For 2020, the unpredictable policy environment makes introduction of formulary approaches challenging. Existing approaches, such as rebate sharing, exclusion lists, and application of QALY measures, are likely to expand.

Although the CVS Medicare Part D Allure formulary offering was not heavily adopted, it would be reasonable to expect more implementation and/or expansion of formulary offerings that share rebates with members. The segment of the population using specialty products generates the majority of the rebates for a payer. Those same members also typically incur the highest cost share based on the coinsurance commonly attached to the products they are using. Addressing this imbalance either in conjunction with or separate from a broader effort to share rebates with members seems inevitable.

Expansion of exclusion lists will continue, and there will likely be new categories in the specialty and rare disease space. When exclusion lists were first introduced in 2012, less than 50 drugs were excluded on the CVS offering, with the most controversial being insulin. In 2019, the CVS and ESI offerings excluded almost 200 products each, specialty products among them. Specialty categories currently affected by exclusions include HCV, HIV, inflammation, oncology, PCSK9s, HGH, hemophilia, and MS. Future categories that may be represented on exclusion lists include migraine (both preventive and acute new treatments) and osteoporosis.

Price increases and exceptionally high launch prices will support the influence of quality-adjusted life-year (QALY) measures in coverage determination. In 2017, the Institute for Clinical and Economic Review (ICER) announced that it would be working with the Department of Veterans Affairs, and in 2018, CVS initiated a program that allows clients to exclude from their plan any drug launched at a price of greater than $100,000 per QALY (“breakthrough” therapies excluded). Surveys of formulary decision makers have found that almost half of the respondents use ICER analyses as part of their product selection process. It would not be surprising if more payers formally adopt the use of ICER analyses and QALY measures in 2020.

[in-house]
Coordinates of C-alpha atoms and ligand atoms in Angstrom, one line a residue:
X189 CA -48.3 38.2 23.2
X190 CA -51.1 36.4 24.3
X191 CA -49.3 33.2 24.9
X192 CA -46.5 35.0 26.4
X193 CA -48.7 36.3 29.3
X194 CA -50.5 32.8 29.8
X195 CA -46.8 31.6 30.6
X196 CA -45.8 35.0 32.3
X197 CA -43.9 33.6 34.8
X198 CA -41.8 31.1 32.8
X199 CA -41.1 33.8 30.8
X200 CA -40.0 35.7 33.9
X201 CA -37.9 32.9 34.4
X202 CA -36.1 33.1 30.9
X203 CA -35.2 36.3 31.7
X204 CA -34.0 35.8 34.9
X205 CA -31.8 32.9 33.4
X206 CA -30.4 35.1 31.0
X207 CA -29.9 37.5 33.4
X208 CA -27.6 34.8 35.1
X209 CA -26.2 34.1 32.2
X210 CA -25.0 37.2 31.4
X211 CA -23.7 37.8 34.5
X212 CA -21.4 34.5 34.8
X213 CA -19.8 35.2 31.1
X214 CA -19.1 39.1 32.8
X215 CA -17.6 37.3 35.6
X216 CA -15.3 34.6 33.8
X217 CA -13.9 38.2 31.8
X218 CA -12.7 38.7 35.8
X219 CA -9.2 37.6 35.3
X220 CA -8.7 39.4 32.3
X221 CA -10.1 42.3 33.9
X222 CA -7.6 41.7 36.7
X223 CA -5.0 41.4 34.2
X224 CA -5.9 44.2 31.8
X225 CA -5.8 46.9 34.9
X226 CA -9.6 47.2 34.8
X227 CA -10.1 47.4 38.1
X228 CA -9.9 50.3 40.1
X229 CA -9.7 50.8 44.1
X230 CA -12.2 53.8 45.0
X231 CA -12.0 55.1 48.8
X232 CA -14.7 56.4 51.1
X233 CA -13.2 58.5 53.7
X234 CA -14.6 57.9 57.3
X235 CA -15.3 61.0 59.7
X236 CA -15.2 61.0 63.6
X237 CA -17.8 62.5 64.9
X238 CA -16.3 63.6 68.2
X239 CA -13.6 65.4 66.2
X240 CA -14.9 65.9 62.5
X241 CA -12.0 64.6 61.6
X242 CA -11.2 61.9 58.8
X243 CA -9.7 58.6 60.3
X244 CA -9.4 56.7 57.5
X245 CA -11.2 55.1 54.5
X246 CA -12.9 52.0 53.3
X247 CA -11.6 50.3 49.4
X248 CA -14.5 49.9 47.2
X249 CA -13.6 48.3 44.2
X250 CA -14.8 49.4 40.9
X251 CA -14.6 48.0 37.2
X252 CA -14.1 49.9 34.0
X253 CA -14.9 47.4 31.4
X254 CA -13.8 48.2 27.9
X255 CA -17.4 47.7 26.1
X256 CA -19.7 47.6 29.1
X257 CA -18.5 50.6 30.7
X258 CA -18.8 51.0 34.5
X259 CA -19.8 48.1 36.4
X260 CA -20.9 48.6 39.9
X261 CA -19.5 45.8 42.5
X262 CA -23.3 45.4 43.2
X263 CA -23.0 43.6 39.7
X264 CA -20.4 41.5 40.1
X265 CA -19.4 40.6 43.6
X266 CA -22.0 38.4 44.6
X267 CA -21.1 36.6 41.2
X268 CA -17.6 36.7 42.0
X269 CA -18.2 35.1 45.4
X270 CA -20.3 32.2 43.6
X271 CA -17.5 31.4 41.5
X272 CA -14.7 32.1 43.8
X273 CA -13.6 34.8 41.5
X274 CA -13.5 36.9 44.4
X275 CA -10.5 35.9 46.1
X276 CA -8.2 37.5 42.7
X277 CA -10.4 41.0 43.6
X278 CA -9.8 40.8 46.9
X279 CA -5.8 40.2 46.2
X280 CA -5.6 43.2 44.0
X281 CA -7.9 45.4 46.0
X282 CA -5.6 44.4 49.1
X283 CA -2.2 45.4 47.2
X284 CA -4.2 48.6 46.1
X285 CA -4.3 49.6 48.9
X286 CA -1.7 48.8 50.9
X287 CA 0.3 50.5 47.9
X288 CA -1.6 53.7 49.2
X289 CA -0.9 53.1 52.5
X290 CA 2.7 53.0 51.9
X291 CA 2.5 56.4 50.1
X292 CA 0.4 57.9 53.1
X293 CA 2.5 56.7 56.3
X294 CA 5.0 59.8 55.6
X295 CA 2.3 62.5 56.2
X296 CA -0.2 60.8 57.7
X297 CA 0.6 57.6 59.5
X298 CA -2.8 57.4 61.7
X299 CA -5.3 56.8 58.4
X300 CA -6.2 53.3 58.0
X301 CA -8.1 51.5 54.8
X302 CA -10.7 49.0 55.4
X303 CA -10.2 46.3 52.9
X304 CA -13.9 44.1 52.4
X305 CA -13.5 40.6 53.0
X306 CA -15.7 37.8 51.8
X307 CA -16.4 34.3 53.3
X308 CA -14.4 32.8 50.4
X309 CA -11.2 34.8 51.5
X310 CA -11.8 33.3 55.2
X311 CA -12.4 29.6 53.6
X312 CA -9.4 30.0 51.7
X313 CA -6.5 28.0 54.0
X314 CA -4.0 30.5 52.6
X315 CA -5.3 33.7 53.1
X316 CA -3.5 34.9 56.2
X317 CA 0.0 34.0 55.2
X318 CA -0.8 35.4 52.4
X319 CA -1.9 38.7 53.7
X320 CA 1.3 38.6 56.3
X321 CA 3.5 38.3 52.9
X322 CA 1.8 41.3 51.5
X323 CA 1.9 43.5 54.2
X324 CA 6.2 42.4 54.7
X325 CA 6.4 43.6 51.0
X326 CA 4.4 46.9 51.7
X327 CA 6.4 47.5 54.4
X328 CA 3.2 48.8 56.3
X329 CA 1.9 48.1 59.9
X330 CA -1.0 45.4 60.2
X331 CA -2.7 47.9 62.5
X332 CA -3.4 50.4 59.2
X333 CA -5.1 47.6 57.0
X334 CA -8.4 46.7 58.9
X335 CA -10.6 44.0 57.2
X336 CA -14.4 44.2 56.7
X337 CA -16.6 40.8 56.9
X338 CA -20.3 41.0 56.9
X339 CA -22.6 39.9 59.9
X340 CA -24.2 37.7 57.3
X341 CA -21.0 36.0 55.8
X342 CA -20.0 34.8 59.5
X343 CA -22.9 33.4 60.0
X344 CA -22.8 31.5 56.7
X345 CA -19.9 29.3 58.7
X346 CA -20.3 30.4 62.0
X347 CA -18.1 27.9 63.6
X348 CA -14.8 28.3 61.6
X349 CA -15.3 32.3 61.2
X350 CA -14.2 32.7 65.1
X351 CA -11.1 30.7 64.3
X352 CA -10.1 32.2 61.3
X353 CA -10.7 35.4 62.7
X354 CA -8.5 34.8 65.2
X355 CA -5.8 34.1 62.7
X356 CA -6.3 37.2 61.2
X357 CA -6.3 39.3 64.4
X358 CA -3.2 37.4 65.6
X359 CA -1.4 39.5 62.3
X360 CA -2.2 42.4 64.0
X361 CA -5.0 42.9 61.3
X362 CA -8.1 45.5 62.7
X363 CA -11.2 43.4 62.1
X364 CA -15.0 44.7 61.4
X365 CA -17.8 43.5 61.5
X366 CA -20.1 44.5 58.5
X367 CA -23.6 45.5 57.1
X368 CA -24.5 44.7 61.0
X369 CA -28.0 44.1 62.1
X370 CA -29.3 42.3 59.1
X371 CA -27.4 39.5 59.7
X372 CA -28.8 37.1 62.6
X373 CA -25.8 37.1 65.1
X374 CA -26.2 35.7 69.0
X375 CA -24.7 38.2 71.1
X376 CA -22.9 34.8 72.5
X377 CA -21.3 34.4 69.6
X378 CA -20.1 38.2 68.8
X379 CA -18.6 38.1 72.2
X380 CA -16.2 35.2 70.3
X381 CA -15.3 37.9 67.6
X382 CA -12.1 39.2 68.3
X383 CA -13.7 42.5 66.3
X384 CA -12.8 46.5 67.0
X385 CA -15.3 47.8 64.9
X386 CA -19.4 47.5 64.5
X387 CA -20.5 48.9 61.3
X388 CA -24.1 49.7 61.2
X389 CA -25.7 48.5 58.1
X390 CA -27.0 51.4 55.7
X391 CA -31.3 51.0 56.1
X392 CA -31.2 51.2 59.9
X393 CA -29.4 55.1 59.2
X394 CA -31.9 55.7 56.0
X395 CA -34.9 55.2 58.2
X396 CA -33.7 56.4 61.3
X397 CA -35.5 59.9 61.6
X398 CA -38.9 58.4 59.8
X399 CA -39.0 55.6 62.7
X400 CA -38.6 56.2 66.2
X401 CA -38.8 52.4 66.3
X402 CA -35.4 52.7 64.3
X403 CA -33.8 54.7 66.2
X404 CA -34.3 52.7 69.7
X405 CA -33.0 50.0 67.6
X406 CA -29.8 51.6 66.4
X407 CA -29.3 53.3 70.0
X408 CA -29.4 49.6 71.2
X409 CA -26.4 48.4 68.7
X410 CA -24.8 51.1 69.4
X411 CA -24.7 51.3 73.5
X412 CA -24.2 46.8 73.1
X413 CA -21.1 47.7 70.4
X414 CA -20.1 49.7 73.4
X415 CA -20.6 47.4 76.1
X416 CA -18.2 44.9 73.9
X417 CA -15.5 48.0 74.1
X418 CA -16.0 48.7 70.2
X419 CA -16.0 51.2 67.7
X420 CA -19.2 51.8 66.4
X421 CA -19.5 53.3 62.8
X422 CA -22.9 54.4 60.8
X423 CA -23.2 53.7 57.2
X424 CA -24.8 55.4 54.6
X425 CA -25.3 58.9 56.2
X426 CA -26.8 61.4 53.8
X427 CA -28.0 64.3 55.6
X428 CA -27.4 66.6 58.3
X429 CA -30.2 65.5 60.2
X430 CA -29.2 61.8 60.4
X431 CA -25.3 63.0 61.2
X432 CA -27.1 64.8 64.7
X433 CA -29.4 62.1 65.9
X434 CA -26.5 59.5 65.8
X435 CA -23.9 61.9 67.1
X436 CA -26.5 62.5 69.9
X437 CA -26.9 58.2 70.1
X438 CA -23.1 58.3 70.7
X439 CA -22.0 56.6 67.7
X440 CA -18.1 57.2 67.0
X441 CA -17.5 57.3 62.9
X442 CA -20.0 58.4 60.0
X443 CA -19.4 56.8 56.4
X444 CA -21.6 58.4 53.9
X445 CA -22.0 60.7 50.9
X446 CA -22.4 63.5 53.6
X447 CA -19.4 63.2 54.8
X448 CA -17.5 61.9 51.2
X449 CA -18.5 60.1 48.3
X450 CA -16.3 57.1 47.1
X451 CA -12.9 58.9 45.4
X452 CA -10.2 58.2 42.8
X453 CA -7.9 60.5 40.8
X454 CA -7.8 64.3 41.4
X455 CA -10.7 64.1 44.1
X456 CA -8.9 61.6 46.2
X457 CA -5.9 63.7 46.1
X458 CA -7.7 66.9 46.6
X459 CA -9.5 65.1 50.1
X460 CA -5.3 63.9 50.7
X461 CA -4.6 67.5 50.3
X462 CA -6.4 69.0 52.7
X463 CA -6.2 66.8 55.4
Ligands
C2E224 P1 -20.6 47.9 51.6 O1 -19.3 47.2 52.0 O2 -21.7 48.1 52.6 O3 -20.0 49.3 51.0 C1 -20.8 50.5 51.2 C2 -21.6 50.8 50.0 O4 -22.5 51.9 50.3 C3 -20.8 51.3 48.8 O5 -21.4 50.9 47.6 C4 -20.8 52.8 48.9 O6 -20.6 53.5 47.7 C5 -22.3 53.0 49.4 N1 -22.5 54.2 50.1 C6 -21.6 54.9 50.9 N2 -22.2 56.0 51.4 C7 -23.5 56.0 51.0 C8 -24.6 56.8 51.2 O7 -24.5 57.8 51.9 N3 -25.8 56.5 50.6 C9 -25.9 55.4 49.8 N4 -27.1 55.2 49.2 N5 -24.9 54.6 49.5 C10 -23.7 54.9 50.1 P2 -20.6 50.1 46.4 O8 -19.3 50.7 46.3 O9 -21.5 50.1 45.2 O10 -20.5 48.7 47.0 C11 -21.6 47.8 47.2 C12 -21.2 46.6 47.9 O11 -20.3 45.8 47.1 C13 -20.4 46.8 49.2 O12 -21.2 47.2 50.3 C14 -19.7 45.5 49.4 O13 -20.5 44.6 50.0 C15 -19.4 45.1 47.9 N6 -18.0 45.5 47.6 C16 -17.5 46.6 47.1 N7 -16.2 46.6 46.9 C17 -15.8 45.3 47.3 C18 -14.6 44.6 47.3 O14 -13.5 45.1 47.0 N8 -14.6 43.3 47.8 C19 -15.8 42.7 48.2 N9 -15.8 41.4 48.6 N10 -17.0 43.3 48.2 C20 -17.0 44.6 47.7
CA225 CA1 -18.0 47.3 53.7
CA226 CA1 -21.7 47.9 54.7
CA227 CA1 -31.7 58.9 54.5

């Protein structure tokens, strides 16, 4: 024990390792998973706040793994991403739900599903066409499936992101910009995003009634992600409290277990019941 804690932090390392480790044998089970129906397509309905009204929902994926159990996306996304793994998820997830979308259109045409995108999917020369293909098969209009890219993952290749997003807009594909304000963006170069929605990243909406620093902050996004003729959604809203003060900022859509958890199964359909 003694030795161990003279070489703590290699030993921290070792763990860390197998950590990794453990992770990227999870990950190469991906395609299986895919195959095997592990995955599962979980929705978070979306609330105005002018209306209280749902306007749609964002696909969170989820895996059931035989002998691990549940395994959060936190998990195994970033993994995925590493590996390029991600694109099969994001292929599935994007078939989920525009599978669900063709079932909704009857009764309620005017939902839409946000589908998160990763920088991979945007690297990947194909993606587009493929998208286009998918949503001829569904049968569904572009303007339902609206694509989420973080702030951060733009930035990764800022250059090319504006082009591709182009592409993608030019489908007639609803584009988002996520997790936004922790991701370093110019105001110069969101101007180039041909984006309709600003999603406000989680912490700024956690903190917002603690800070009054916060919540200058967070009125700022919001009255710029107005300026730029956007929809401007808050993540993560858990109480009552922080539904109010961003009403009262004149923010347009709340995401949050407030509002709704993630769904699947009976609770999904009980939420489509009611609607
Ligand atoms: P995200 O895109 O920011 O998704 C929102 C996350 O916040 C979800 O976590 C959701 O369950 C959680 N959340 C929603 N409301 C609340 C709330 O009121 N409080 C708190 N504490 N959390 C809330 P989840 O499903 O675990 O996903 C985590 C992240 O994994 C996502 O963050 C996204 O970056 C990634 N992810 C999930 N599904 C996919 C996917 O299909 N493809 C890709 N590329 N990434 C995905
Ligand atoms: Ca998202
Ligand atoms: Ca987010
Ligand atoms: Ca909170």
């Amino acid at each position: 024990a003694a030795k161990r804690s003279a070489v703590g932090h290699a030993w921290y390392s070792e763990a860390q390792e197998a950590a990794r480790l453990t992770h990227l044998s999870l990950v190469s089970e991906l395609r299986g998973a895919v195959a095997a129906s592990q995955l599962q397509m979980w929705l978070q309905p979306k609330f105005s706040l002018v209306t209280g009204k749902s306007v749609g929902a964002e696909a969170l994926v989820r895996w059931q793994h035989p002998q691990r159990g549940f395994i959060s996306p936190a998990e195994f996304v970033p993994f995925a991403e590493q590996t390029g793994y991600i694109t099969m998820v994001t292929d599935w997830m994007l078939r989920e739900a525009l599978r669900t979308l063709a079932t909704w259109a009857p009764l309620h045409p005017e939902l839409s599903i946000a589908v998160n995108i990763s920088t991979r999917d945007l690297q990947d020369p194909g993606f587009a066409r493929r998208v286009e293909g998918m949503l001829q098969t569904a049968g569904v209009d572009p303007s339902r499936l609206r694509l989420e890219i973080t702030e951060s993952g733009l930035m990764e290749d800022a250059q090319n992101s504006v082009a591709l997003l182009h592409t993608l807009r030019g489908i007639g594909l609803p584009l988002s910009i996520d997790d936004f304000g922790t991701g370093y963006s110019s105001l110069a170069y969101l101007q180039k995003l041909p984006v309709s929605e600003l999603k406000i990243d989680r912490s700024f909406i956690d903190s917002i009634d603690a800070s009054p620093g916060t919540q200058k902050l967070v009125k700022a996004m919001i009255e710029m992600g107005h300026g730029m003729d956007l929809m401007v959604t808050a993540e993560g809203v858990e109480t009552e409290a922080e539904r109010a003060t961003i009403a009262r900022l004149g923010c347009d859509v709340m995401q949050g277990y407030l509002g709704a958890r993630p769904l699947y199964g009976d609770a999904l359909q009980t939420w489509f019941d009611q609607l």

Other areas that may see more activity are indication-based formularies and “low WAC” options. Indication-based formularies are currently in use by ESI and CVS in the commercial market and are allowed in Medicare for 2020. Expect at least one of the larger Medicare plans (CVS, Cigna, Humana) to bring forward such a design for 2020. Regarding “low cost” options, the ESI Flex Formulary premiered in 2019 largely in response to authorized generics in the HCV space. “Low WAC” formularies help to address member cost share, biosimilar adoption, and can allow a plan to take advantage of manufacturer price reduction strategies (eg, authorized generics, WAC reductions) without impacting existing financial arrangements. It would not be surprising to see this approach become more widely utilized.

To summarize, although the policy environment is not conducive to highly innovative ideas, there is ample opportunity to create and expand formulary offerings that address the current trends of price control and member affordability.